Wednesday, June 2, 2021

IWSG June - Meeting readers and a new upcoming release!

If you're not familiar with 
and find links to all the other 
participating writers.
 Are we seriously halfway through the year already? It seems like every time I write one of these posts the

 time that has passed seems to have flown by in a blur. At least I'm back out at events. It's been great talking to people in person again. I've done a renaissance faire and two craft shows since my last post and met a lot of readers. And got sunburned, even as I sat there this past weekend on a particularly chilly day shivering after it being nearly 90F the weekend before. Ah Michigan weather.

June brings more book signings. I'll be in Charlotte this weekend, then Holland, White Lake, and finally, Muskegon at the Lakeshore Art Festival. There's also a free virtual book festival going on this month through Pages Promotions. Meet several indie authors every night and get entered to win free books just by attending. I'll be a guest on June 25.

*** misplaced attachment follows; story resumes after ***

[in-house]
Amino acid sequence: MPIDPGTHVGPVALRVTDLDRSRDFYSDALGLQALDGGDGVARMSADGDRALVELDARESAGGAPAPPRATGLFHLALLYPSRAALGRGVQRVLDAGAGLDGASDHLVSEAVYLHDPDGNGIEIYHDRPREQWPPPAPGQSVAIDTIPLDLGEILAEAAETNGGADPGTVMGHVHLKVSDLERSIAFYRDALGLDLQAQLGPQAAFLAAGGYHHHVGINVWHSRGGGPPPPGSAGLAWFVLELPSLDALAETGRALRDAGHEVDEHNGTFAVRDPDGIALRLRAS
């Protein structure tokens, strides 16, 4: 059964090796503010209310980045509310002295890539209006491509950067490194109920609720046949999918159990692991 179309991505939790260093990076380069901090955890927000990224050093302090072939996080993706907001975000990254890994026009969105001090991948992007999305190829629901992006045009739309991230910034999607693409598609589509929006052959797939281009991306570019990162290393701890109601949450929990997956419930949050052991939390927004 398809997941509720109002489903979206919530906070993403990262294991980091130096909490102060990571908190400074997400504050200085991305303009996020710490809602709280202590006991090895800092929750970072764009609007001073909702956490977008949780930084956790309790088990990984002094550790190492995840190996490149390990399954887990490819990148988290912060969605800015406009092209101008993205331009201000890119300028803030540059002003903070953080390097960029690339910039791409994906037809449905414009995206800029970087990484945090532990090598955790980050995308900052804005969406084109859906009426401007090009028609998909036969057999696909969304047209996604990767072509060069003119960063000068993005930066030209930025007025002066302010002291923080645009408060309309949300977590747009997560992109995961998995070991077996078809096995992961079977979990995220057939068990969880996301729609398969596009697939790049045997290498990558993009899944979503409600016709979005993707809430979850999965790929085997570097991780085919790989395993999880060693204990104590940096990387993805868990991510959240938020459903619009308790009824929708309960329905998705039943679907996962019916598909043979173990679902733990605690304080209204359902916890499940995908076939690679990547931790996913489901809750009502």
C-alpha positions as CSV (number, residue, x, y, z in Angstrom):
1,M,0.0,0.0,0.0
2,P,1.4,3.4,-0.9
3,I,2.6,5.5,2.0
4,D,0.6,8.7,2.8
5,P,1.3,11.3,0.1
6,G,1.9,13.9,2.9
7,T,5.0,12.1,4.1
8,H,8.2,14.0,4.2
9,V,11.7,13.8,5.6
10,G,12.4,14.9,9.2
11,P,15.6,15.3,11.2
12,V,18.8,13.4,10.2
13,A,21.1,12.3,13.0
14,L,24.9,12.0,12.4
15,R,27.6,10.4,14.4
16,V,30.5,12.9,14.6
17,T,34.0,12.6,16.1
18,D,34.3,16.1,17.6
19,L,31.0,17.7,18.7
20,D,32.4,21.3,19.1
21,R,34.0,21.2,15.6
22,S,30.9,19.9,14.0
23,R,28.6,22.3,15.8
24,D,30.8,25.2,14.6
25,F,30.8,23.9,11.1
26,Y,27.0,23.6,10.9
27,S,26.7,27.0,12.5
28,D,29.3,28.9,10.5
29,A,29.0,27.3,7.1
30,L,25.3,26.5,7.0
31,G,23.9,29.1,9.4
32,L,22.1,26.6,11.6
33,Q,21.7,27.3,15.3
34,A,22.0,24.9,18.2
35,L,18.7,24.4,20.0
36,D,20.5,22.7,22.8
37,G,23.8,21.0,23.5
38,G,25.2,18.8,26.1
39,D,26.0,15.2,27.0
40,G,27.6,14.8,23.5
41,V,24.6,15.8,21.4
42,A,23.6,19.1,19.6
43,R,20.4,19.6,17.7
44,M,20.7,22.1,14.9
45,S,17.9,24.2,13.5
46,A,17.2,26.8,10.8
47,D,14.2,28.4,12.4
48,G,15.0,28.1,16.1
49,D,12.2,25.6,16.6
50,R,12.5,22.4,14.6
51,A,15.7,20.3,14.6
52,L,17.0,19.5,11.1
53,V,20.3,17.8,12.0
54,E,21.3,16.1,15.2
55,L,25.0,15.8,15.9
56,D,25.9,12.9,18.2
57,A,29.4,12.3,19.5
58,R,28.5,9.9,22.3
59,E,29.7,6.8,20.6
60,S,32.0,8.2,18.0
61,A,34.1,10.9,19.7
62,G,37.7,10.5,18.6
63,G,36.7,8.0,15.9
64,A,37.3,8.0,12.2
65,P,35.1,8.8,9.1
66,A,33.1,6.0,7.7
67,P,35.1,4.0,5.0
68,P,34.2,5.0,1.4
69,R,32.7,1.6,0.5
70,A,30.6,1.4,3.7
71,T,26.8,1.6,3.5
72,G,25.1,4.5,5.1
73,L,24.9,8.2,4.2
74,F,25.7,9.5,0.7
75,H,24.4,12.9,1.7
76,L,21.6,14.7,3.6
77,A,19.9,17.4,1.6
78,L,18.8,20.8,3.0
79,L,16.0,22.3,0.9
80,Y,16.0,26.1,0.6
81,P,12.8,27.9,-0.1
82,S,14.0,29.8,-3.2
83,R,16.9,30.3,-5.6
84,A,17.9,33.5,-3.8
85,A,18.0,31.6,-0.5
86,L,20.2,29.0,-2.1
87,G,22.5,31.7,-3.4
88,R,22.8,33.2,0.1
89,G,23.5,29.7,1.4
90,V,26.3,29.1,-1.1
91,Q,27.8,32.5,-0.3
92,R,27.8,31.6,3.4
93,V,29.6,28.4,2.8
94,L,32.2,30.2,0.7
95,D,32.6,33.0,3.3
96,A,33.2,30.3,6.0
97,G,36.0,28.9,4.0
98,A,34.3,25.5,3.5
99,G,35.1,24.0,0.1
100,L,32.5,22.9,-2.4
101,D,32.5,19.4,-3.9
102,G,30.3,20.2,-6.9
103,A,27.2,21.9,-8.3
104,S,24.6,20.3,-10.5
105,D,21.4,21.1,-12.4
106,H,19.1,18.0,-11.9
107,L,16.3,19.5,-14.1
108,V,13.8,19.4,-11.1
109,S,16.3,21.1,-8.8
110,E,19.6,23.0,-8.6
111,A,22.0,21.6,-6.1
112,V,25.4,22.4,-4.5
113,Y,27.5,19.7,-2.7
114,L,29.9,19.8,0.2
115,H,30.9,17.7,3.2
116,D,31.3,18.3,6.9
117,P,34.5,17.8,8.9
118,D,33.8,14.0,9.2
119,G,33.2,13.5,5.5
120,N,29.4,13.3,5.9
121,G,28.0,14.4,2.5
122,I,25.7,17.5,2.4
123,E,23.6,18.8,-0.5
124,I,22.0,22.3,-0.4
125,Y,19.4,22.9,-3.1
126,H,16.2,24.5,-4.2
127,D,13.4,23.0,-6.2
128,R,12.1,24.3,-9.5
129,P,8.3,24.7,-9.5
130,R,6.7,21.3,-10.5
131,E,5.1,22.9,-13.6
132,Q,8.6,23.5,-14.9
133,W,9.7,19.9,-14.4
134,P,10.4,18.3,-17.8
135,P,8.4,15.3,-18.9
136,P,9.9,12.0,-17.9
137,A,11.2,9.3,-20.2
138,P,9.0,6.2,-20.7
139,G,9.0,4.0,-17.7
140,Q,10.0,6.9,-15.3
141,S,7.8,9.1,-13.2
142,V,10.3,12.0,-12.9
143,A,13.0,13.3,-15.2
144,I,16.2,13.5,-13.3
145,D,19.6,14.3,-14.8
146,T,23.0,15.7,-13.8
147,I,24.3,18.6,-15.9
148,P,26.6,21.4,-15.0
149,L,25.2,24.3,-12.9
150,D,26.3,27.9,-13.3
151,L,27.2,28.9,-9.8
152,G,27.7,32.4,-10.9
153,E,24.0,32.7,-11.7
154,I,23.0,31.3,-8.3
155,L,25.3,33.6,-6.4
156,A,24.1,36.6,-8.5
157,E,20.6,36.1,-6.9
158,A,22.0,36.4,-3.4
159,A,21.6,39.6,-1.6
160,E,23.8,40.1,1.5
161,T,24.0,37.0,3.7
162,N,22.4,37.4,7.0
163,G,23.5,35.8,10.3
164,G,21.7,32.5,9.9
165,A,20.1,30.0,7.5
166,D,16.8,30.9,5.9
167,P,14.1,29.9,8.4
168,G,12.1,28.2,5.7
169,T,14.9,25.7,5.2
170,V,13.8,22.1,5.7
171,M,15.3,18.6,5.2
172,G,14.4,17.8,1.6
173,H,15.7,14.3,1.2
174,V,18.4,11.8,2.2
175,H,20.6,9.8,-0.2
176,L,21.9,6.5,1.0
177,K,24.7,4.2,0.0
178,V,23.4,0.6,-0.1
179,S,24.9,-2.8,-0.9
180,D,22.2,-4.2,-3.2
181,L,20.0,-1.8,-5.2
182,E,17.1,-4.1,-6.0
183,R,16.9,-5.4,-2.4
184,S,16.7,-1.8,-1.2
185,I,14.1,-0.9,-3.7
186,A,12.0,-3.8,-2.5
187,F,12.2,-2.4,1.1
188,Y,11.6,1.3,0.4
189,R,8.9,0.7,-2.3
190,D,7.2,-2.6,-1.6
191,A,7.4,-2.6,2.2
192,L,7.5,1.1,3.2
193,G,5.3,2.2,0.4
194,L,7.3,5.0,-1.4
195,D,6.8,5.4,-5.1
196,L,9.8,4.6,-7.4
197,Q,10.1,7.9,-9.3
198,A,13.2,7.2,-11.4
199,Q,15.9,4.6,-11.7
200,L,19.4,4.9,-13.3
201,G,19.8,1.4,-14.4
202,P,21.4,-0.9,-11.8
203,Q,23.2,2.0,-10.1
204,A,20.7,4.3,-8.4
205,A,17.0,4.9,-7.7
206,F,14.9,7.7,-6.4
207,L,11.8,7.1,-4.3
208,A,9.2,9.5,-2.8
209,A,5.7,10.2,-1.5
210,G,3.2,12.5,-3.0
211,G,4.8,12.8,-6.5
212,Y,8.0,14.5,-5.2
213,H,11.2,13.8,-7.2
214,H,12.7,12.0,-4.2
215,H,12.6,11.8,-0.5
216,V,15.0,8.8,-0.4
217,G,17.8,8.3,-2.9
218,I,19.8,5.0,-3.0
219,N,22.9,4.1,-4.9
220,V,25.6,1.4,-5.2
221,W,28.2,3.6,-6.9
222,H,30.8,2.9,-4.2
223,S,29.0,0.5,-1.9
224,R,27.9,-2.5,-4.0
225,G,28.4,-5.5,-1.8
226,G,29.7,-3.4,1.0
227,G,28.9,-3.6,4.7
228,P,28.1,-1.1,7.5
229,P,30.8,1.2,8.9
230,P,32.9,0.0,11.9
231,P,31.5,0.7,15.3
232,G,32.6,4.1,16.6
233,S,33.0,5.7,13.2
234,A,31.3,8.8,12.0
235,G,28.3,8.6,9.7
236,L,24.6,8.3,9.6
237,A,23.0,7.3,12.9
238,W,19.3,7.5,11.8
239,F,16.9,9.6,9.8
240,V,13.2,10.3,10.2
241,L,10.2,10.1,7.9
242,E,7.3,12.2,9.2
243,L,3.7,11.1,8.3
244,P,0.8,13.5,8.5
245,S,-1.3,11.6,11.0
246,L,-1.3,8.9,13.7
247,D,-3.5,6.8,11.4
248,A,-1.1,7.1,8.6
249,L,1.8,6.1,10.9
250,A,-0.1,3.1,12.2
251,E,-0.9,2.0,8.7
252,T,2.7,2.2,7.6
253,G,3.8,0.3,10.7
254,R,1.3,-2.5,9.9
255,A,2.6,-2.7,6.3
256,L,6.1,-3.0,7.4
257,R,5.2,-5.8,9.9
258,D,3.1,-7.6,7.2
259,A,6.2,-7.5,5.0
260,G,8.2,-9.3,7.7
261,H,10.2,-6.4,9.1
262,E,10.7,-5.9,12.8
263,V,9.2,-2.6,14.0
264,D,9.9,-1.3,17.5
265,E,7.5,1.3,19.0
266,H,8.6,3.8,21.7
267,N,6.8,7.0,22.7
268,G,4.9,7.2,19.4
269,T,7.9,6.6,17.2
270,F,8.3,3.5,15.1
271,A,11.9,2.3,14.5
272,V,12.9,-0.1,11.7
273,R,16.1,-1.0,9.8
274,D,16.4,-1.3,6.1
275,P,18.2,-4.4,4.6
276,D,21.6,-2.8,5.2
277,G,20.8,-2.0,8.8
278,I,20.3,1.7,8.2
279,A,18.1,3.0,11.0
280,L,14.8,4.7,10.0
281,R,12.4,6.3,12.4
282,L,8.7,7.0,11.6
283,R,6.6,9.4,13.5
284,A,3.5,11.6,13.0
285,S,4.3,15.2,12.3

I hope to have another book release date announcement this month. This time, I've co-authored a young YA fantasy novel, Traveling Circus and the Skeleton Key - book 3 of a series. 

And now onward to this month's IWSG question:

For how long do you shelve your first draft, before reading it and re-drafting? Is this dependent on your writing experience and the number of stories/books under your belt?

Currently, now that I've written around fifteen full novels (some of which you'll never see), I only wait a few weeks to a month between rough draft and first edit. Usually I go on a binge reading fest or hit Netflix as way to cleanse my writer brain of what I've just written so that I can review the story with fresh-ish eyes and get to cleaning it up.

That said, I also have books that are still in first draft from when they were written years ago that are waiting for their chance at a re-draft. Most of the time those books are ones that are missing something. That could be a middle or ending, have a major plot issue, or maybe just that spark that drives me to dive back into the story and clean it up with the first edit. I'll get to them eventually.

Overall, I'd say writing lots of books helps refine your process so you churn out a cleaner first draft, know how to productively approach your redraft/first edit, and learn just how much time you need to read that first draft objectively.